Jobs at shipyards including Rosyth could be lost if a £1 billion Royal Navy contract goes overseas, union leaders have warned.
The Ministry of Defence is to put the order for Royal Fleet Auxiliary support ships out to international tender at the end of this month.
Keeping the work on UK soil could create or secure 6,700 jobs, including 1,800 shipyard jobs, and support a further 4,700 in the supply chain, the GMB said.
Babcock International, which announced 400 job losses at Rosyth Dockyard last November and in March, was among a number of firms from the UK and abroad to attend an industry day in relation to the deal.
Ross Murdoch, the GMB’s national officer for shipbuilding, claimed the government was set to repeat the blue passports fiasco and said: “It would be a gross betrayal of the spirit of the ‘red, white and blue Brexit’ that Theresa May promised if this crucial contract is awarded outside of the UK and jobs here are lost as a result.
“We have a highly skilled shipbuilding workforce in the UK that is more than capable of making these ships at a fair market price.”
Current government policy is that Royal Navy warships are built in the UK but orders for Royal Fleet Auxiliary ships can go overseas.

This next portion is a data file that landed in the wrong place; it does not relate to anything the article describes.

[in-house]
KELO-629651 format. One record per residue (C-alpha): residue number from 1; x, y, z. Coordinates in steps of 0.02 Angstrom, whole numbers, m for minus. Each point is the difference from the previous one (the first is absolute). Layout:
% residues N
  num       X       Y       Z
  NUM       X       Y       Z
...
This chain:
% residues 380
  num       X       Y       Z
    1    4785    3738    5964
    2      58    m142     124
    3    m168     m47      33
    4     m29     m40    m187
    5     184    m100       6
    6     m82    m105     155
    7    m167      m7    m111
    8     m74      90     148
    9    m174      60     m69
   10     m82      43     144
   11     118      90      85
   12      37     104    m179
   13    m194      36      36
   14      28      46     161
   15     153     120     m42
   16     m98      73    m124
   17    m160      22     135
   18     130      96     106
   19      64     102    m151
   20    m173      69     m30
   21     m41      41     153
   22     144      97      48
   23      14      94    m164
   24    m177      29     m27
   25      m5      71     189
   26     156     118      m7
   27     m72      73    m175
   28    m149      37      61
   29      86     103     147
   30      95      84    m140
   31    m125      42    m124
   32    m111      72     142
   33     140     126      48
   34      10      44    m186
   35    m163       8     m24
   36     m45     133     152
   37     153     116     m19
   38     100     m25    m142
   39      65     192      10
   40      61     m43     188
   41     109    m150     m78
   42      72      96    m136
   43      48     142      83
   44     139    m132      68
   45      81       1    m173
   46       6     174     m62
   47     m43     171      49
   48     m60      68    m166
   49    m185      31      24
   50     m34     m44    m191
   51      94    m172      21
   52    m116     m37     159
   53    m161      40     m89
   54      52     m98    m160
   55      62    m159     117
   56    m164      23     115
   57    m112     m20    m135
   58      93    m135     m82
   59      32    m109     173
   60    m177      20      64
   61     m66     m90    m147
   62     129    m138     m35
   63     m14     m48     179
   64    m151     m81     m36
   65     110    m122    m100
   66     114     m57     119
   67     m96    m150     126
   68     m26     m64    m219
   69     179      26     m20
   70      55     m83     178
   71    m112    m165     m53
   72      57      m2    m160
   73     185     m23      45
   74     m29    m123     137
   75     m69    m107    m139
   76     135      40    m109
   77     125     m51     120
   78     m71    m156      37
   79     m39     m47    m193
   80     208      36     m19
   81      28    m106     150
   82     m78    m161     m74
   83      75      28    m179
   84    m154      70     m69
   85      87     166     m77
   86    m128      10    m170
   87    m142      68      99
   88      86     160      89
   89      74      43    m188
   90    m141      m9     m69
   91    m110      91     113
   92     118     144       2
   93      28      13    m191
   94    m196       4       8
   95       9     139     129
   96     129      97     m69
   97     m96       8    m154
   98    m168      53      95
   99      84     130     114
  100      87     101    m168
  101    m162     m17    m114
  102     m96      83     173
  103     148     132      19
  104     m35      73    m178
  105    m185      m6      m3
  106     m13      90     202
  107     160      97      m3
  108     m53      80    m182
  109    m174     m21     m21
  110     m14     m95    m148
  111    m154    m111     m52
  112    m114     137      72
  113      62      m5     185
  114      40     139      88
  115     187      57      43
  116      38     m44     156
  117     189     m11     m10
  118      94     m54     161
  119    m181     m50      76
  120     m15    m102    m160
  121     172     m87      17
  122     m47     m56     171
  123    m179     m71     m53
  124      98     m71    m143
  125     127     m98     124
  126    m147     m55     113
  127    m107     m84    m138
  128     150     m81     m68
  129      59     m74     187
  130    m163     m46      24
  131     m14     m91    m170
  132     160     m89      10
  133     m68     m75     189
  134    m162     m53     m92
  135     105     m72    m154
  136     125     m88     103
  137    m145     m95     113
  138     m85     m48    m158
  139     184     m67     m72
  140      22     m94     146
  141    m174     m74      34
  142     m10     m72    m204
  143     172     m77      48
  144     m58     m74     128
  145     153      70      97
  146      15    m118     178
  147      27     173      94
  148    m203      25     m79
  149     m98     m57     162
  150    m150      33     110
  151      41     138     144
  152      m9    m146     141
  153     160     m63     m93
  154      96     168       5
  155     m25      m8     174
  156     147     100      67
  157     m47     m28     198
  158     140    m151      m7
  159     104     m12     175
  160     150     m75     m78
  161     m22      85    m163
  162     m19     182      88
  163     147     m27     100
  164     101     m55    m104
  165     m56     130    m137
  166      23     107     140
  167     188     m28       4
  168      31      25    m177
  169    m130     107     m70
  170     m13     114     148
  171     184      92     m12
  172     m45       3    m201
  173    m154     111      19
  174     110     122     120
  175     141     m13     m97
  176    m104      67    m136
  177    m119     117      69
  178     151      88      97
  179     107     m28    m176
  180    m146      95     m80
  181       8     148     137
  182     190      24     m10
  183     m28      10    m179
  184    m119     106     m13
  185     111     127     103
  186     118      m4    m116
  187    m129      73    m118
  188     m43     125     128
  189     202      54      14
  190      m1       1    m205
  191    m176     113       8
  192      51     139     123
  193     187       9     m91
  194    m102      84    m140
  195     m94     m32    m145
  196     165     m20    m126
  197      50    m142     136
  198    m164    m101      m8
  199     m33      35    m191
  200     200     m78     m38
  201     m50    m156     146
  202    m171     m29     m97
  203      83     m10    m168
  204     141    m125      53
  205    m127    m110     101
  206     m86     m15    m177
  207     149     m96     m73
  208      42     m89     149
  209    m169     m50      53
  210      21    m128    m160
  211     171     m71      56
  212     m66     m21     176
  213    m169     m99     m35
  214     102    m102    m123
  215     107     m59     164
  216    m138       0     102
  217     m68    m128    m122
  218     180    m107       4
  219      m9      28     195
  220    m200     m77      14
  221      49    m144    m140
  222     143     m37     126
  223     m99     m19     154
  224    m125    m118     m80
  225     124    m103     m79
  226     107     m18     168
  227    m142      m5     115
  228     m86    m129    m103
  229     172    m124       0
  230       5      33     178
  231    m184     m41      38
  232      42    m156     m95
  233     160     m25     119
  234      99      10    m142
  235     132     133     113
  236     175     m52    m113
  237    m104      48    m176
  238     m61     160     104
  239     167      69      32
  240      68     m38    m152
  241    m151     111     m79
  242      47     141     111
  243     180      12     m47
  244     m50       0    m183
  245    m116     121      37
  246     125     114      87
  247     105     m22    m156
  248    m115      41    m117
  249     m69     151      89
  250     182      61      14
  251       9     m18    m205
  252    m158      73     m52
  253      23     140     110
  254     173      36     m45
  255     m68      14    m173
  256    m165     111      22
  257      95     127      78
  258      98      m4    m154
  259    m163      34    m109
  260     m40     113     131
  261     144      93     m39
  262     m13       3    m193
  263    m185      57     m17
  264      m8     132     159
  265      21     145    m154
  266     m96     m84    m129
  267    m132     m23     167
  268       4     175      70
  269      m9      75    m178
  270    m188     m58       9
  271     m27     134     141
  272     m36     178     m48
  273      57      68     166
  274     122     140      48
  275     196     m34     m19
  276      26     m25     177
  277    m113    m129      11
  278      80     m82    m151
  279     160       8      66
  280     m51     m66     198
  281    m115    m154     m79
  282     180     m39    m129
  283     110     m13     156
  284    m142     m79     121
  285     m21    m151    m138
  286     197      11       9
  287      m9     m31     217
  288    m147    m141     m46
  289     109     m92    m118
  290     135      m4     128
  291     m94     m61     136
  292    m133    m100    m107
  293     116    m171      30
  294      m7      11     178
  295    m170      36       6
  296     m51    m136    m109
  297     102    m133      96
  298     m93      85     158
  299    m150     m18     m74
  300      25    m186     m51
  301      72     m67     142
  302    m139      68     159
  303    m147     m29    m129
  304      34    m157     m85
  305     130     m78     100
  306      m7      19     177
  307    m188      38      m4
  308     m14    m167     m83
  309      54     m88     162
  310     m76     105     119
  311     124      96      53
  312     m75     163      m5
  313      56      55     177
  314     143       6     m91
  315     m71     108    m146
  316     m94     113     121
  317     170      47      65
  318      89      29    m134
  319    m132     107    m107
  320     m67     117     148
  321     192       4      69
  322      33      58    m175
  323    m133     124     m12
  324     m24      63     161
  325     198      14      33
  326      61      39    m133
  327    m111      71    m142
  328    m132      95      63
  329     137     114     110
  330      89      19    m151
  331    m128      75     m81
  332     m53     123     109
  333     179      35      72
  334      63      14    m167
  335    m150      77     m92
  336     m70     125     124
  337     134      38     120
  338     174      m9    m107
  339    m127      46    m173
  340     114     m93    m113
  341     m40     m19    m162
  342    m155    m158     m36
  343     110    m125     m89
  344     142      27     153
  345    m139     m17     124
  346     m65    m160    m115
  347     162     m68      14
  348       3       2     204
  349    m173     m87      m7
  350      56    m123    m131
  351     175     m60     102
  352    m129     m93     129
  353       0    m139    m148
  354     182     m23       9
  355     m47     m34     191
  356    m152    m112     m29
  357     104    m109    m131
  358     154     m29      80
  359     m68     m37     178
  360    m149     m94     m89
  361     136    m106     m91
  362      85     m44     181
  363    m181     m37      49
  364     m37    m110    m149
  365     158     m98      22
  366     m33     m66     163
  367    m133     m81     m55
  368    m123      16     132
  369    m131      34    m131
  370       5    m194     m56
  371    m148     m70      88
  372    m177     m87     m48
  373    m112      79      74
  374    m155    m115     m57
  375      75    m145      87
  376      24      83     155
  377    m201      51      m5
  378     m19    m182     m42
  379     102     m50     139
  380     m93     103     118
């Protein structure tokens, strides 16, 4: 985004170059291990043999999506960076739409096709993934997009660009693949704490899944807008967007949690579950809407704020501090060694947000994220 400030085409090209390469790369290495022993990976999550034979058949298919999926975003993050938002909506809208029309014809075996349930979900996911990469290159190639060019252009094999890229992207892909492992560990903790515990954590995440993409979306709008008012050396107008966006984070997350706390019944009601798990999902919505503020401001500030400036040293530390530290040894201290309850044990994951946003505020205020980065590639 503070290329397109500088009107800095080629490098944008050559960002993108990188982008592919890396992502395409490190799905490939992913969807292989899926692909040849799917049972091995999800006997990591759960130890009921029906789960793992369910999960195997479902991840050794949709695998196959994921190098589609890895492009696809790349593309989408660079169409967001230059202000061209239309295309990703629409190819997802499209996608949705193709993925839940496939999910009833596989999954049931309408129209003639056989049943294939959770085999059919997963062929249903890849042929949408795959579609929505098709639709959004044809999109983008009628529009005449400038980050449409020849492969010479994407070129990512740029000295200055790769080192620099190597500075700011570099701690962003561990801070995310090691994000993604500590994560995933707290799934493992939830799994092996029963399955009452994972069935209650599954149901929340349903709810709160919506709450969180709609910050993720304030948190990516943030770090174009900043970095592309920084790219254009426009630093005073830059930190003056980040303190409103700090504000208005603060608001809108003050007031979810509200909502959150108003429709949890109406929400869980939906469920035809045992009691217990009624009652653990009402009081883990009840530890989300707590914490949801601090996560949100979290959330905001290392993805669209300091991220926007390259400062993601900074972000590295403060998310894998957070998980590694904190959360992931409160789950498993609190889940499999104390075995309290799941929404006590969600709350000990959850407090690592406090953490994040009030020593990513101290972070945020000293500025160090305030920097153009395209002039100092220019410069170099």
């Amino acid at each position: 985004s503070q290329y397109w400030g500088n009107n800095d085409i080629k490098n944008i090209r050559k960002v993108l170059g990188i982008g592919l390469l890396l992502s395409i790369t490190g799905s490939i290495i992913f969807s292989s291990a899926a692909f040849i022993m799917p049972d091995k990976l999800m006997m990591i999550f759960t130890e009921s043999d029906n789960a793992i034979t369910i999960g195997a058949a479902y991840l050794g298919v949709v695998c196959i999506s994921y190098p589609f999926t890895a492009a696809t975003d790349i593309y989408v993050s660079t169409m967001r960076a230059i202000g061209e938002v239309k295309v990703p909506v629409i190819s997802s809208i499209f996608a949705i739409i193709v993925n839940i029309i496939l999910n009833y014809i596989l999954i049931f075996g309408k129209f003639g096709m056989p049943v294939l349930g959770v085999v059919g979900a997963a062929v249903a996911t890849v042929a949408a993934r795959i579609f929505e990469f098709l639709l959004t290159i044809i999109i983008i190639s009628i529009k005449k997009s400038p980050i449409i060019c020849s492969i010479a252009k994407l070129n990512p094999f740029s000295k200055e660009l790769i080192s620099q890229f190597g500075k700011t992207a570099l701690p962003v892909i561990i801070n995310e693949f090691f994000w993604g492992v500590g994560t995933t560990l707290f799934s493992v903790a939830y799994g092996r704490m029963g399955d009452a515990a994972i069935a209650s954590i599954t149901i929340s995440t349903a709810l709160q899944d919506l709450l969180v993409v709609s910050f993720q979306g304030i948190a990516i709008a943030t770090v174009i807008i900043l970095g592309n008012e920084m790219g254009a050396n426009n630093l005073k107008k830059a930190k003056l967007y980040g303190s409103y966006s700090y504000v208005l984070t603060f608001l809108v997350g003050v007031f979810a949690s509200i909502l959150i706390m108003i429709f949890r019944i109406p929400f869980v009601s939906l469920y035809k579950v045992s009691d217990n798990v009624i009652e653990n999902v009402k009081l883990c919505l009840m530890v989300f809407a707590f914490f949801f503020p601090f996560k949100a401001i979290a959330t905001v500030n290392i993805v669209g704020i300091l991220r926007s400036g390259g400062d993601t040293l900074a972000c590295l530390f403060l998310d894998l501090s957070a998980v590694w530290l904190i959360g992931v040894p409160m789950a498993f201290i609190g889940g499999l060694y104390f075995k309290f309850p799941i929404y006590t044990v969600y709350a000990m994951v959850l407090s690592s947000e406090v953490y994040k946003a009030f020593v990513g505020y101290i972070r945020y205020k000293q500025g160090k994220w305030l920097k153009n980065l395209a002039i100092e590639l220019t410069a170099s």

Some of the firms eyeing the contract from Germany, Italy, the Netherlands, Poland, South Korea and Spain are said to be heavily subsidised.
Mr Murdoch said: “We face being sold down the river if the work goes to artificially subsidised international competitor shipyards instead.”
Scottish Labour urged the UK government to reverse the decision.
Its economy spokesperson Jackie Baillie said: “Awarding this £1 billion contract to a UK company could create or secure more than 10,000 jobs, boost the economy and help protect our highly-skilled ship building communities.
“It beggars belief that the Tory government could let this contract go to a foreign bidder, many of whom could have a competitive advantage over British firms through state aid.
“Scotland’s shipbuilders are world renowned and deserve every support from the UK and Scottish governments. Scottish Labour stands ready to work with trade unions such as the GMB to fight for jobs and investment.
“It would be a betrayal of our fantastic shipbuilding communities if these jobs and this investment went anywhere other than the UK.”
The Fleet Solid Support ships are needed to service the £6.3 billion Queen Elizabeth-class aircraft carriers and their strikeforce of new F-35 fighter planes.